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Desktop as a Service provider says flash array required for success

Nascent Desktop as a Service (DaaS) provider needed all-flash array to attain required IOPS to run tens of thousands of virtual desktops.

By now, it's no secret that a virtual desktop infrastructure (VDI) heavily stresses a storage system. That is especially the case for burgeoning Desktop as a Service provider Chief Information Officer Yunexy Eloy as he builds out a VDI infrastructure that he expects to hit between 25,000 and 50,000 virtual desktops within three years, and maybe eventually grow to 100,000. is a Hollywood, Fla.-based service provider that began offering an Infrastructure as a Service (IaaS) this month and is working to deliver a Desktop as a Service (DaaS) by the end of March.

Eloy said he realized early on when building the DaaS platform last year that flash storage would be a requirement if customers are to launch their desktops without delay.

"A lot of people make the mistake of not taking storage into consideration when designing VDI," he said. "It is extremely important because user workloads are unpredictable. When you have a lot of user desktops loaded up for boot storms, you will have major issues with spinning disk arrays. They just cannot handle the IOPS required for that. As a service provider, we cannot afford to have a bad user experience. We cannot afford to have any delays when the customer goes to boot up desktops in the morning."

Eloy's first choice was to use its NetApp FAS running Clustered Data OnTap in a hybrid system with Flash Cache cards and spinning disk. uses NetApp as the storage for its IaaS and business applications, but couldn't get the IOPS required for DaaS.

That led Eloy to check out all-flash systems. He looked at arrays from Nimbus Data, Pure Storage and SolidFire before acquiring a Nimbus Gemini array last September. He said he liked the way Gemini scales, its multi-protocol support, deduplication and performance.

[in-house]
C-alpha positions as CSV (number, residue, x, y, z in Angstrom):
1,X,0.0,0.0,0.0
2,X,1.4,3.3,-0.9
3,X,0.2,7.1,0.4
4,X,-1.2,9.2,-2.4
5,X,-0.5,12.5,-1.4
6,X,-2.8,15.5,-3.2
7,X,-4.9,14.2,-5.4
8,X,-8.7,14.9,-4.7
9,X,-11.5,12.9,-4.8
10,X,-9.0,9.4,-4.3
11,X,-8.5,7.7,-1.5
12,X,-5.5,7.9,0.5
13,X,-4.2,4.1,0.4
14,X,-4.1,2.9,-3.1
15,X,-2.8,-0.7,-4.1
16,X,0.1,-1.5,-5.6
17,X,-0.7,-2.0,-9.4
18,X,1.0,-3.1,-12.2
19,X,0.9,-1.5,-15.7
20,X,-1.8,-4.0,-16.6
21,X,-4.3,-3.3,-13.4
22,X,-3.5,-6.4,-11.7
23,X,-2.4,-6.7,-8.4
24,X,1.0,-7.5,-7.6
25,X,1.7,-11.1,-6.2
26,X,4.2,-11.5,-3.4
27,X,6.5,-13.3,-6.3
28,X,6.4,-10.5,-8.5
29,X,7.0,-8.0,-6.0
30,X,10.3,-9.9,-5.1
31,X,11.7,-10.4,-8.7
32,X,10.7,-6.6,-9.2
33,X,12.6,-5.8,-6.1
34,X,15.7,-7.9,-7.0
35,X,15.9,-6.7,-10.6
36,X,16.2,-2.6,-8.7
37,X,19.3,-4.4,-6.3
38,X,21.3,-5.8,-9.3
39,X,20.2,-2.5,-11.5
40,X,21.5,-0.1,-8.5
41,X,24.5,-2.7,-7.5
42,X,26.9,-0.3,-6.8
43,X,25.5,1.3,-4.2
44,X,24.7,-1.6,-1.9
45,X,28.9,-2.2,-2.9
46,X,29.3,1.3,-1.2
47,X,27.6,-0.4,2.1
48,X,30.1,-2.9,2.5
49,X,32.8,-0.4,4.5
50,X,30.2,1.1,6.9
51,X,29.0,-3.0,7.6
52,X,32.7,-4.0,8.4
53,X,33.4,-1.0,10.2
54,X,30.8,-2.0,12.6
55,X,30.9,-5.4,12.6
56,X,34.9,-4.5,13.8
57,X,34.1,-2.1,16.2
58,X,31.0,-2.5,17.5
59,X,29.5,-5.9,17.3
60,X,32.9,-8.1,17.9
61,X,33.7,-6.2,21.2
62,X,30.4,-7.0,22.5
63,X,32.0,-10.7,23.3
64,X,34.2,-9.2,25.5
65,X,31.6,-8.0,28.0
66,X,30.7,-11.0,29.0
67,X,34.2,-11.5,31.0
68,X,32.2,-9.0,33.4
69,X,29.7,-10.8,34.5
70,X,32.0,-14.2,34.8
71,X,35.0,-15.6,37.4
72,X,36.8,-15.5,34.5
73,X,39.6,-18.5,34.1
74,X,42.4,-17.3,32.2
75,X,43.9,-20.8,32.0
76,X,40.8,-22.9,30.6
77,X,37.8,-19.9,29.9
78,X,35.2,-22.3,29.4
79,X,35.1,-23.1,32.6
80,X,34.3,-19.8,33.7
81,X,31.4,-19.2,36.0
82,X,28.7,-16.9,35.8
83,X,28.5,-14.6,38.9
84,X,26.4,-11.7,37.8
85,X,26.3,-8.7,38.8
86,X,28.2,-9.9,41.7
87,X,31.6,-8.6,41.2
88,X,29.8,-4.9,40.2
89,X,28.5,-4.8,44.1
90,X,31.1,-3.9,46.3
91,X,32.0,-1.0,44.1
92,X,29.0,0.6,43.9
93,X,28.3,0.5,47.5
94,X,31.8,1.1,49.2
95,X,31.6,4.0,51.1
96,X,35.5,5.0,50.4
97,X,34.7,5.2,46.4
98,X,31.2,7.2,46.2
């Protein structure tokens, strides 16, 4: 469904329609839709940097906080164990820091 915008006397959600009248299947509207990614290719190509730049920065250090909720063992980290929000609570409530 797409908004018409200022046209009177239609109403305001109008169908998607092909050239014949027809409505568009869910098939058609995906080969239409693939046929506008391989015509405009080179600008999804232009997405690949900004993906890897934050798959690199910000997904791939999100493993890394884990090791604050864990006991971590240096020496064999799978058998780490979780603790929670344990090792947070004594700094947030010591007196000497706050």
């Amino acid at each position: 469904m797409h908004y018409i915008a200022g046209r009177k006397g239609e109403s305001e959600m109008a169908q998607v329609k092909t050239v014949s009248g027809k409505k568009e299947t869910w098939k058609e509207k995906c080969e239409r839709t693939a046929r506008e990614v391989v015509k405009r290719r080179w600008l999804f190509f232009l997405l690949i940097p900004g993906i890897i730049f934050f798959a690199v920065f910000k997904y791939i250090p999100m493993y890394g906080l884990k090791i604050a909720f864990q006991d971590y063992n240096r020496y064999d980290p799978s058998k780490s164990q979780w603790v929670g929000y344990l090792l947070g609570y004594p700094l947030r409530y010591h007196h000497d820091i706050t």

Eloy was impressed that Nimbus supports 40 Gigabit Ethernet (GbE), although he is using its four ports per controller for 10 GbE Ethernet now. He is also only using NFS now, but expects to add Fibre Channel eventually to boot from the storage area network.

"The other arrays would consume way too many of our 10 Gb ports, which are expensive," he said. "With Nimbus, we could scale up to 48 TB of raw flash storage within a 2u unit. To accomplish that with other arrays would take quite a lot more of our rack space and consume more power. With Nimbus, we can start small and scale up as needed." started with 18 TB of solid-state drive (SSD) capacity at its Hollywood data center, with plans to add capacity as it adds DaaS customers. As the customer base grows, Eloy said he plans to put Gemini arrays in's Las Vegas and Virginia data centers.'s VDI is built on the Citrix platform, and its DaaS will offer a fully loaded desktop to customers, including Microsoft Office 365, hosted Exchange mailboxes, Lync for video conferencing and a SharePoint site. Eloy estimated each desktop could generate 165 IOPS, meaning his storage will have to handle millions of IOPS.

In benchmark testing, Eloy said his hybrid NetApp with Flash Cache hit about 60,000 IOPS with about 20 worker servers. The Nimbus Gemini hit about 480,000 IOPS with two worker servers. The worker servers were configured as large virtual machines running Microsoft SQL and Exchange.

Even with those IOPS, a Gemini array probably won't be able to host more than 4,000 virtual desktops, so the ability to scale quickly is important.

"We don't know what the workload is going to be until we have sales completed, but we know [we] will need to scale up," Eloy said. "Our automation platform is designed to scale up to 100,000 desktops. We'll need to scale up our hardware side from our compute, network and storage."

Eloy said deduplication will help get more out of the SSD capacity. So far, he said he is getting about [a] 70% dedupe ratio while running's SQL databases.

"Our dedupe ratio will decrease with our diverse workloads with VDI, but dedupe will still be critical with virtual desktops," he said.

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